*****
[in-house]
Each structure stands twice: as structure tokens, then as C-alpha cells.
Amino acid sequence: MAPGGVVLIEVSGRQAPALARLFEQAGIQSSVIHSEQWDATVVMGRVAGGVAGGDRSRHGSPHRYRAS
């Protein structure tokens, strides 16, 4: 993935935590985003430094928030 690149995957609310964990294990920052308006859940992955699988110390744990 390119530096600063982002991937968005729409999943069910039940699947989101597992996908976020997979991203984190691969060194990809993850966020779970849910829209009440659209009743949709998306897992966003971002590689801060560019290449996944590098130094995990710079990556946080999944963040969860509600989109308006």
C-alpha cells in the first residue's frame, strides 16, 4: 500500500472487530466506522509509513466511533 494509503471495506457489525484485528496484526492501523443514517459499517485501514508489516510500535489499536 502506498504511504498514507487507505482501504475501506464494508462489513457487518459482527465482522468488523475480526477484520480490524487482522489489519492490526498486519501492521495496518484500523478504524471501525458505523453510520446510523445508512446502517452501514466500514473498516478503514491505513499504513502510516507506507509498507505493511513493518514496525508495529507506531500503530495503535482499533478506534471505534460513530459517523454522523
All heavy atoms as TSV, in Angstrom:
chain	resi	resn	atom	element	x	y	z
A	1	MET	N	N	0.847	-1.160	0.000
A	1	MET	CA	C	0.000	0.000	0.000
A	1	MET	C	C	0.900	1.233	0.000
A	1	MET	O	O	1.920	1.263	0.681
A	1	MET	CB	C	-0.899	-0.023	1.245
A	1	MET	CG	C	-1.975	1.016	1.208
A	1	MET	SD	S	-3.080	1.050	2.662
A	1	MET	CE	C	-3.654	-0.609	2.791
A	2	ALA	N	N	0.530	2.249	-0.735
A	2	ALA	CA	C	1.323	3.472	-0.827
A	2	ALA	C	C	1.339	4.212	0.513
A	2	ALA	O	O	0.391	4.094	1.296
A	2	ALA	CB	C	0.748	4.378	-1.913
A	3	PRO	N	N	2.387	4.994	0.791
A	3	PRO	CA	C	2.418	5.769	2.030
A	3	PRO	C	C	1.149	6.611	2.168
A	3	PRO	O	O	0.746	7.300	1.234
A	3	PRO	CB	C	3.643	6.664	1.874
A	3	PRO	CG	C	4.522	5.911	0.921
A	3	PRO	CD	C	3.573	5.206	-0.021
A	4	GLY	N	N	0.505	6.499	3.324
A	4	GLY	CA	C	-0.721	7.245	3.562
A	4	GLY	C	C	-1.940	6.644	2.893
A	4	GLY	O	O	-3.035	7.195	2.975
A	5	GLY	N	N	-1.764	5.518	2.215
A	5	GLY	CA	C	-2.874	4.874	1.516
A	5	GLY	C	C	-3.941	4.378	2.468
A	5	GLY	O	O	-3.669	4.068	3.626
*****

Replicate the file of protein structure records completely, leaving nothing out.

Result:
[in-house]
Each structure stands twice: as structure tokens, then as C-alpha cells.
Amino acid sequence: MAPGGVVLIEVSGRQAPALARLFEQAGIQSSVIHSEQWDATVVMGRVAGGVAGGDRSRHGSPHRYRAS
């Protein structure tokens, strides 16, 4: 993935935590985003430094928030 690149995957609310964990294990920052308006859940992955699988110390744990 390119530096600063982002991937968005729409999943069910039940699947989101597992996908976020997979991203984190691969060194990809993850966020779970849910829209009440659209009743949709998306897992966003971002590689801060560019290449996944590098130094995990710079990556946080999944963040969860509600989109308006």
C-alpha cells in the first residue's frame, strides 16, 4: 500500500472487530466506522509509513466511533 494509503471495506457489525484485528496484526492501523443514517459499517485501514508489516510500535489499536 502506498504511504498514507487507505482501504475501506464494508462489513457487518459482527465482522468488523475480526477484520480490524487482522489489519492490526498486519501492521495496518484500523478504524471501525458505523453510520446510523445508512446502517452501514466500514473498516478503514491505513499504513502510516507506507509498507505493511513493518514496525508495529507506531500503530495503535482499533478506534471505534460513530459517523454522523
All heavy atoms as TSV, in Angstrom:
chain	resi	resn	atom	element	x	y	z
A	1	MET	N	N	0.847	-1.160	0.000
A	1	MET	CA	C	0.000	0.000	0.000
A	1	MET	C	C	0.900	1.233	0.000
A	1	MET	O	O	1.920	1.263	0.681
A	1	MET	CB	C	-0.899	-0.023	1.245
A	1	MET	CG	C	-1.975	1.016	1.208
A	1	MET	SD	S	-3.080	1.050	2.662
A	1	MET	CE	C	-3.654	-0.609	2.791
A	2	ALA	N	N	0.530	2.249	-0.735
A	2	ALA	CA	C	1.323	3.472	-0.827
A	2	ALA	C	C	1.339	4.212	0.513
A	2	ALA	O	O	0.391	4.094	1.296
A	2	ALA	CB	C	0.748	4.378	-1.913
A	3	PRO	N	N	2.387	4.994	0.791
A	3	PRO	CA	C	2.418	5.769	2.030
A	3	PRO	C	C	1.149	6.611	2.168
A	3	PRO	O	O	0.746	7.300	1.234
A	3	PRO	CB	C	3.643	6.664	1.874
A	3	PRO	CG	C	4.522	5.911	0.921
A	3	PRO	CD	C	3.573	5.206	-0.021
A	4	GLY	N	N	0.505	6.499	3.324
A	4	GLY	CA	C	-0.721	7.245	3.562
A	4	GLY	C	C	-1.940	6.644	2.893
A	4	GLY	O	O	-3.035	7.195	2.975
A	5	GLY	N	N	-1.764	5.518	2.215
A	5	GLY	CA	C	-2.874	4.874	1.516
A	5	GLY	C	C	-3.941	4.378	2.468
A	5	GLY	O	O	-3.669	4.068	3.626